Printer friendly version

ID: 1139

Type of submission: Oral

Conference track: Practice

Topics: Community Mobilisation and Organising; Creating Enabling Environments

Presenting author: Naila Rizqi Zakiah

Presenting author biography:

Naila Rizqi Zakiah is a Public Defender at LBH Masyarakat providing legal assistance to marginalized groups such as people living with HIV and drug user. Aside from her public defence work, Naila volunteers at Sahabat Anak, teaching street children to read, count, and speak in English.

LBH Masyarakat’s Paralegal Competition: Improving Capacity of People Living with HIV and Drug User Paralegals in Human Rights Advocacy in Indonesia

Naila Rizqi Zakiah

People living with HIV (PLHIV) and drug users in Indonesia are often stigmatized and discriminated. Furthermore, there are still laws and policies which implicitly discriminate PLHIV and criminalize drug use. Against this backdrop, LBH Masyarakat (Community Legal Aid Institute) undertakes community-based legal aid approach for marginalized groups such as PLHIV and drug users. Since 2009, LBH Masyarakat has been empowering PLHIV and drug user communities to take part in legal aid movement by conducting paralegal training.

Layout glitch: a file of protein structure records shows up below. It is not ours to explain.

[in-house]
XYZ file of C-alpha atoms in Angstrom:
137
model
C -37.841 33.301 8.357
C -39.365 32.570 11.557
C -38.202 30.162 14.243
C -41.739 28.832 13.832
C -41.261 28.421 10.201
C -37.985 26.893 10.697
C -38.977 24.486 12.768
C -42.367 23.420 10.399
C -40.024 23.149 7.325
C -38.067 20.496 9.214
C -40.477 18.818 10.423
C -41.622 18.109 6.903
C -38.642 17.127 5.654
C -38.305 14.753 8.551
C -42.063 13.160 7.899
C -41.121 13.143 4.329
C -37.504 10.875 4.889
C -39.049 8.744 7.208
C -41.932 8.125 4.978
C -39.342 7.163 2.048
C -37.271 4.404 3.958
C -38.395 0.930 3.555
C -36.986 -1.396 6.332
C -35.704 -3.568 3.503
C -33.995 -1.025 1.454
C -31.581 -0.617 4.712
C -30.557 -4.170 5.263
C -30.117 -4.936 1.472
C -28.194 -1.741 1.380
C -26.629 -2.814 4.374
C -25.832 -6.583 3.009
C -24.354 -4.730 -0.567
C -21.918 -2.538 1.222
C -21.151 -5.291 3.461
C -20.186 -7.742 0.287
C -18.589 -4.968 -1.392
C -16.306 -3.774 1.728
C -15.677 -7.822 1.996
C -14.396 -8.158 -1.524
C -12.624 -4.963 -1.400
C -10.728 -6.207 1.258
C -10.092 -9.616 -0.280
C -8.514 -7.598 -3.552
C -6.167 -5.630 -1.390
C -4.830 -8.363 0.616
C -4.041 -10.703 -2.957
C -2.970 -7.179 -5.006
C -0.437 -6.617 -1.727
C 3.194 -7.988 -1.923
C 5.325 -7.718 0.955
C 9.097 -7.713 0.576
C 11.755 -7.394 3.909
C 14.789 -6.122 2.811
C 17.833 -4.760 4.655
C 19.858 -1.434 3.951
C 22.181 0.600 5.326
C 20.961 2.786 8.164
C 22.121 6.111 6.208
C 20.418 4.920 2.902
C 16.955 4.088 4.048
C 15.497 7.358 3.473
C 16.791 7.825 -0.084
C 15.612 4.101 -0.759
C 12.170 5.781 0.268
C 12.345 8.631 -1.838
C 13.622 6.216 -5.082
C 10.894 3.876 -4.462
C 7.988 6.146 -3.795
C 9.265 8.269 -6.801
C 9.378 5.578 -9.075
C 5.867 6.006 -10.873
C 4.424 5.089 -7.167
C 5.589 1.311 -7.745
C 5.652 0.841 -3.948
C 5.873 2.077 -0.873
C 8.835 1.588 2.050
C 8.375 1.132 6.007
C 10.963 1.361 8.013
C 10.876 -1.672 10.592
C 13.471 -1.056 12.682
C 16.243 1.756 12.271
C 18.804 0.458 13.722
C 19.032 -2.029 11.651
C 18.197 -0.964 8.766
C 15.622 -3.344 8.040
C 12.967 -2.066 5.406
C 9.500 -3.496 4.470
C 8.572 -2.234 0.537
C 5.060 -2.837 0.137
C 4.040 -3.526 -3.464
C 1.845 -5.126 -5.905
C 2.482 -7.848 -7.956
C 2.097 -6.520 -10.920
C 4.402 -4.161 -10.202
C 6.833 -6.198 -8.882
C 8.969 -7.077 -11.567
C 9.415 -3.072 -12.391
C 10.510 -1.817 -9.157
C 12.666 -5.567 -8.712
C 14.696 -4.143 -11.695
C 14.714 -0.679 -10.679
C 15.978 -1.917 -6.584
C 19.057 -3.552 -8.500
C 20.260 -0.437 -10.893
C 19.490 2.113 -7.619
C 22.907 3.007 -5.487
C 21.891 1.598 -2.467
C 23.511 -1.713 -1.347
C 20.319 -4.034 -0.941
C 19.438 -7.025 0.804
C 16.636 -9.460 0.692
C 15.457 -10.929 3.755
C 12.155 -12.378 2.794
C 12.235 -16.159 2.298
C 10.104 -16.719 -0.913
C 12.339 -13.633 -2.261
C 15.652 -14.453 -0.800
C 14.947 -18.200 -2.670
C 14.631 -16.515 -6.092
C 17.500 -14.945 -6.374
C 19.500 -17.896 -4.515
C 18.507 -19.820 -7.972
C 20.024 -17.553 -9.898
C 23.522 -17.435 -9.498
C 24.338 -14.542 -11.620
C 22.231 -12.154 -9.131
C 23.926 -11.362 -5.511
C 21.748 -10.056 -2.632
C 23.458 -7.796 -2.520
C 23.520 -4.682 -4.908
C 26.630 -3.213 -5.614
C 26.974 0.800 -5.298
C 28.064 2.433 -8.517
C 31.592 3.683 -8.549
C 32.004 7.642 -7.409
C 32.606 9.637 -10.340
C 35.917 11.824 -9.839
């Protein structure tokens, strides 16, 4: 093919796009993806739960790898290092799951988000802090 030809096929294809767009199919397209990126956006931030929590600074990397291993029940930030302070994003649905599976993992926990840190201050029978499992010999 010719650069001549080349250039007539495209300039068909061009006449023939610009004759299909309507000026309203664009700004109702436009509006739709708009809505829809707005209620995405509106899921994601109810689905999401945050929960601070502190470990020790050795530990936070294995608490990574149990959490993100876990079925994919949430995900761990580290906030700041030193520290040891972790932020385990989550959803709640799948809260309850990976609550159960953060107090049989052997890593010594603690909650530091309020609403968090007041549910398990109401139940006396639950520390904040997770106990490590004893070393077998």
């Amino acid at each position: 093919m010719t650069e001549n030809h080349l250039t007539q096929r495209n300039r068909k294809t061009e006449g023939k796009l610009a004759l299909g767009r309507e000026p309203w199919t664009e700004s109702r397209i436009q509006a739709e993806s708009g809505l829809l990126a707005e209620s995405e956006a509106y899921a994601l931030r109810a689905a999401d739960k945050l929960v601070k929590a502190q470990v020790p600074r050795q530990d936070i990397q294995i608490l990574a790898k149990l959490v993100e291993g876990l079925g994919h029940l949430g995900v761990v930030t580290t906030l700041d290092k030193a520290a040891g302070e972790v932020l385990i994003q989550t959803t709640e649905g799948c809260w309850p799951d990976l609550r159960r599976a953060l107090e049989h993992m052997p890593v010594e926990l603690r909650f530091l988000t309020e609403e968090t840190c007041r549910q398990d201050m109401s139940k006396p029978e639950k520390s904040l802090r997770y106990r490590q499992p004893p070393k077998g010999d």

In December 2014, LBH Masyarakat conducted Paralegal Competition in Jakarta. There are five projects submitted to LBH Masyarakat – one of which was a joint-proposal across community paralegals.
This competition is aimed to encourage and improve paralegal’s capacity to enhance their contribution in raising human rights awareness within their community and take strategic actions in erasing stigma. The paralegal had to submit proposal to implement projects that will better protect or improve human rights conditions of their community. There were two winners who had the opportunity to implement their projects funded by Levi Strauss Foundation via LBH Masyarakat. One project was providing legal training for drug user and the other was documenting the work and the struggle of paralegals through a short movie. The legal training project was conducted in May 2015 and there were ten drug users trained. Meanwhile, the short movie is used as a campaign tool for drug user community to showcase the lessons learned by paralegals when doing advocacy.
Through this competition, drug user paralegals learned how to manage small project and cooperate with other parties such as donors and government agencies. This competition has developed and improved their leadership capacity, organizational skills, and their self-esteem all of which are important for their human rights and legal aid work to tackle stigma and discrimination.